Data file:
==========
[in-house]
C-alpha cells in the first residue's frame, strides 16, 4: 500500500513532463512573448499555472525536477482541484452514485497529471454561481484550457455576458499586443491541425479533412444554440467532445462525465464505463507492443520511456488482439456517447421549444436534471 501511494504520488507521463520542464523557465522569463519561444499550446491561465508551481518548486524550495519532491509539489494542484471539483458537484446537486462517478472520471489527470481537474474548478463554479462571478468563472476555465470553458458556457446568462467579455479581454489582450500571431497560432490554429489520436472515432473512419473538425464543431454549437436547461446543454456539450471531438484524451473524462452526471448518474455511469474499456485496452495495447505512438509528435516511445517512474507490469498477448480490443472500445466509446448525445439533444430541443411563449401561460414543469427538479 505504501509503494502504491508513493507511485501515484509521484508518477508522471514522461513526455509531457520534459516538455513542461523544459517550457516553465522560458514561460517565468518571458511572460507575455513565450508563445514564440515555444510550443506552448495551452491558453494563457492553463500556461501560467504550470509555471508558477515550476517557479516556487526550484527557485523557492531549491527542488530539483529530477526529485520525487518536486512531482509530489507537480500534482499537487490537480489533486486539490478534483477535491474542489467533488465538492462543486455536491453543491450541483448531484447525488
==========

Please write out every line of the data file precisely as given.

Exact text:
[in-house]
C-alpha cells in the first residue's frame, strides 16, 4: 500500500513532463512573448499555472525536477482541484452514485497529471454561481484550457455576458499586443491541425479533412444554440467532445462525465464505463507492443520511456488482439456517447421549444436534471 501511494504520488507521463520542464523557465522569463519561444499550446491561465508551481518548486524550495519532491509539489494542484471539483458537484446537486462517478472520471489527470481537474474548478463554479462571478468563472476555465470553458458556457446568462467579455479581454489582450500571431497560432490554429489520436472515432473512419473538425464543431454549437436547461446543454456539450471531438484524451473524462452526471448518474455511469474499456485496452495495447505512438509528435516511445517512474507490469498477448480490443472500445466509446448525445439533444430541443411563449401561460414543469427538479 505504501509503494502504491508513493507511485501515484509521484508518477508522471514522461513526455509531457520534459516538455513542461523544459517550457516553465522560458514561460517565468518571458511572460507575455513565450508563445514564440515555444510550443506552448495551452491558453494563457492553463500556461501560467504550470509555471508558477515550476517557479516556487526550484527557485523557492531549491527542488530539483529530477526529485520525487518536486512531482509530489507537480500534482499537487490537480489533486486539490478534483477535491474542489467533488465538492462543486455536491453543491450541483448531484447525488